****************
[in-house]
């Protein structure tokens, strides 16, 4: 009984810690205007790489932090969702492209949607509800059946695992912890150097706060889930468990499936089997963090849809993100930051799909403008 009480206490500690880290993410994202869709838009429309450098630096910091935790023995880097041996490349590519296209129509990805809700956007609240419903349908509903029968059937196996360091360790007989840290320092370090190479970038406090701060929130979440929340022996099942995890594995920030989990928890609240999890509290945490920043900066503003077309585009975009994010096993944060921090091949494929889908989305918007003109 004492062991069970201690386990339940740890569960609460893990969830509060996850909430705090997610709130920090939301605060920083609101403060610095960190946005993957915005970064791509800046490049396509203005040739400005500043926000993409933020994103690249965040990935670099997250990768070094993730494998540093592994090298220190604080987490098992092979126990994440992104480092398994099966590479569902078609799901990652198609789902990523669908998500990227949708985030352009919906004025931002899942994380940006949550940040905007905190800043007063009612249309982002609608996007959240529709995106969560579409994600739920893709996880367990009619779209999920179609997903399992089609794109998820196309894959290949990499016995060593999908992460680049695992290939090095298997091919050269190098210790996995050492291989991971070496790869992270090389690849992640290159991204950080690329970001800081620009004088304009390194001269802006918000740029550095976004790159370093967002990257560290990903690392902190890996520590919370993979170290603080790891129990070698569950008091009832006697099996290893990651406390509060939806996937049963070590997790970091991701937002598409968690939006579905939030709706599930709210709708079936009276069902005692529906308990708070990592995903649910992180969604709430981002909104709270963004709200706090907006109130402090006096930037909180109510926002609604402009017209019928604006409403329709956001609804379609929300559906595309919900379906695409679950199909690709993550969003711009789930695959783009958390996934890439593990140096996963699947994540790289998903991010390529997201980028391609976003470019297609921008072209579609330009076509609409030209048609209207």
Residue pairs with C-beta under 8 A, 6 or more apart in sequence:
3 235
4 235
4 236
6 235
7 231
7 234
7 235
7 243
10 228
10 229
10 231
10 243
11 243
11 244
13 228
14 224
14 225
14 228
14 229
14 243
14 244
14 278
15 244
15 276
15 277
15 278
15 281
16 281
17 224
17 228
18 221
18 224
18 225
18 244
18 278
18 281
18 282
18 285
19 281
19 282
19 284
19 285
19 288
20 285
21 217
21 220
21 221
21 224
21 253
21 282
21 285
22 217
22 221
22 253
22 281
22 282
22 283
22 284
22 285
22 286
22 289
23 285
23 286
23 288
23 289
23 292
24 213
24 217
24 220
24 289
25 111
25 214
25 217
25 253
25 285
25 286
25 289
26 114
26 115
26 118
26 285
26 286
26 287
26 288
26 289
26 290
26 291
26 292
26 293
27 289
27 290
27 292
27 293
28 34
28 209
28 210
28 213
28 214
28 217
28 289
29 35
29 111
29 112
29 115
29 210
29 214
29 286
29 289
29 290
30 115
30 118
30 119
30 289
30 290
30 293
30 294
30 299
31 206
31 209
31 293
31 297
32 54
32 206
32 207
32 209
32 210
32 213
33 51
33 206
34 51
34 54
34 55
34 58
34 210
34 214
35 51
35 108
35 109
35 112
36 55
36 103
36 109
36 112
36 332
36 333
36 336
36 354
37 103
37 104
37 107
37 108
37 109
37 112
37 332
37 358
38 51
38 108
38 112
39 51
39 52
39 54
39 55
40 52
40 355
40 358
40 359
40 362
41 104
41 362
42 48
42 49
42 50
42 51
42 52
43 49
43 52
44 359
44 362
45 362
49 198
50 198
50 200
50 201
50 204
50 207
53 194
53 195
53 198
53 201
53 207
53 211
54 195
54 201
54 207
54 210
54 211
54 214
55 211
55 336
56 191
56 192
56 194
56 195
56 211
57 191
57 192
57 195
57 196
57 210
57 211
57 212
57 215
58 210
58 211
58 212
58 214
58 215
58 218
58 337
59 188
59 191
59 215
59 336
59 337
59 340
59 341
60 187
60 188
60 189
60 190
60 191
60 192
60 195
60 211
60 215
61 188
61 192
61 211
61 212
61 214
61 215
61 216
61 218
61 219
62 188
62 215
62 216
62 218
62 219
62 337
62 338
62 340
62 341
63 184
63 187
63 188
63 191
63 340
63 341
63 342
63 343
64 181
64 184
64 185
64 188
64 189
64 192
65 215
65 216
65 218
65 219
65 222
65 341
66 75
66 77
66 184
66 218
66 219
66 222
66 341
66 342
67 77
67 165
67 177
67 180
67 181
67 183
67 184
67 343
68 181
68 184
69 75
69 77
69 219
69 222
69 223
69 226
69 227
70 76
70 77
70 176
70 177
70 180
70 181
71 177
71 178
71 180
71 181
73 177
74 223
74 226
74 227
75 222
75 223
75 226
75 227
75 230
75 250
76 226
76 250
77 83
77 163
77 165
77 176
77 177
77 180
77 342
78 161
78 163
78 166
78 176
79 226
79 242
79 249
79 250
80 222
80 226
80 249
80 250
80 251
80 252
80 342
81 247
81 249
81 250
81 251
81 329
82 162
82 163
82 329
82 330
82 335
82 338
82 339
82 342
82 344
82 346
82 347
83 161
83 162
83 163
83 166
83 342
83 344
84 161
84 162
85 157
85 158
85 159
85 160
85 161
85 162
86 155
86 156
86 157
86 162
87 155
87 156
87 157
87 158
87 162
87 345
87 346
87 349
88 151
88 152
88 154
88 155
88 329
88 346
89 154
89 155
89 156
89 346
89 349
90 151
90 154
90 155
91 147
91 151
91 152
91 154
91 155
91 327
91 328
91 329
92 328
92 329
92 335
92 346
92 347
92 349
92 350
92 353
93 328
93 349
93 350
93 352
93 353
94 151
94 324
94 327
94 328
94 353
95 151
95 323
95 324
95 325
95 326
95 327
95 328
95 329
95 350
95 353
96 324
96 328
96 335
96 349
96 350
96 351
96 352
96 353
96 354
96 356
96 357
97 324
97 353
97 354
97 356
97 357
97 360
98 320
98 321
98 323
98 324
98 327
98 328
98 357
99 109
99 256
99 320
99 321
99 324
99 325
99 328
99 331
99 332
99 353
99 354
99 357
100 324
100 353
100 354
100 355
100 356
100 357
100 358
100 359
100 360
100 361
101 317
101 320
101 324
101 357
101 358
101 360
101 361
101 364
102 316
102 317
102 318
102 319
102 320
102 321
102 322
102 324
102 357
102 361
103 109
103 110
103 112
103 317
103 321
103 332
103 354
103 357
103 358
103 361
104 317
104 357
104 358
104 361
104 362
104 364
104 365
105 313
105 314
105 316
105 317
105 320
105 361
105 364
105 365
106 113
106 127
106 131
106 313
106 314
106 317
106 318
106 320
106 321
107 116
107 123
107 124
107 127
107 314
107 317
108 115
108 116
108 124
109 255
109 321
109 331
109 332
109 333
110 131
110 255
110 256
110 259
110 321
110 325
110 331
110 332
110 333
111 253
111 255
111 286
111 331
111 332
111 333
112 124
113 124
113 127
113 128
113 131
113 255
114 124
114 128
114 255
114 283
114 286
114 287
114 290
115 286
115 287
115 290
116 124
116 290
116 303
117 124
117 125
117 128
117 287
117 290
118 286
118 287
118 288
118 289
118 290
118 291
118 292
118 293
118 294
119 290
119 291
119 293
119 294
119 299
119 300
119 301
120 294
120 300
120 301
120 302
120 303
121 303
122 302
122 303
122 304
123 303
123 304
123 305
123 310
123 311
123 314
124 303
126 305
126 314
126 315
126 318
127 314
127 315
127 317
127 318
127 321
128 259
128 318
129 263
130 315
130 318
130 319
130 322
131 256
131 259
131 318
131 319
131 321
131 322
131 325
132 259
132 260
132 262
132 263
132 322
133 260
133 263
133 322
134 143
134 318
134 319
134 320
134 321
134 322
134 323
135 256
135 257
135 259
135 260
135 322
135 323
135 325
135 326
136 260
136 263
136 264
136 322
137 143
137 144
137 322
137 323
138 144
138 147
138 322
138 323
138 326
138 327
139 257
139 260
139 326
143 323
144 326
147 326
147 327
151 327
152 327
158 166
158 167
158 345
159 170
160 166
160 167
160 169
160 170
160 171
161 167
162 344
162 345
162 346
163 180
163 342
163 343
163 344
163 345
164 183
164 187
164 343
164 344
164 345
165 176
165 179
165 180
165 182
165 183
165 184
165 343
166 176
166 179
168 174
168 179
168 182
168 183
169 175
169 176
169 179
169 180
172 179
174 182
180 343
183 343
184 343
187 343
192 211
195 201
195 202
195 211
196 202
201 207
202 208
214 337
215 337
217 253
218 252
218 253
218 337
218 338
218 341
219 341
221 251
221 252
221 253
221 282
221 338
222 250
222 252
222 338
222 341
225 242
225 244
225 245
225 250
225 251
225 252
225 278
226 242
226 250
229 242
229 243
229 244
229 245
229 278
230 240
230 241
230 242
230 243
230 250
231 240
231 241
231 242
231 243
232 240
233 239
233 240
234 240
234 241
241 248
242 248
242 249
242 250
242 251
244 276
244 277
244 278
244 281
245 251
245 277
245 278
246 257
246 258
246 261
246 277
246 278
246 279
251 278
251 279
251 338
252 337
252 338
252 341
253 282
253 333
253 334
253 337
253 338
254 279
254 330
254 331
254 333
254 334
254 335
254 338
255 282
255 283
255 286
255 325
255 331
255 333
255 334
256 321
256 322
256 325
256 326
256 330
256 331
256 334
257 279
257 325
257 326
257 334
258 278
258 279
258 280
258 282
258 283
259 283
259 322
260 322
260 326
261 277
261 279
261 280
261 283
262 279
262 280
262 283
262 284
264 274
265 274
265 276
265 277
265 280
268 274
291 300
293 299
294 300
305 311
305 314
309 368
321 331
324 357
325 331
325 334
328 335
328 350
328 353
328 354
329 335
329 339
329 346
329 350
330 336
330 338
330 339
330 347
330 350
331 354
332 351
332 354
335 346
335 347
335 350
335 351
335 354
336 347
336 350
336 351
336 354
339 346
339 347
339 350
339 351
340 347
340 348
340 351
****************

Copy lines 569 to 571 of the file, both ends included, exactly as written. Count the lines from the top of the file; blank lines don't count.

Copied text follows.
113 131
113 255
114 124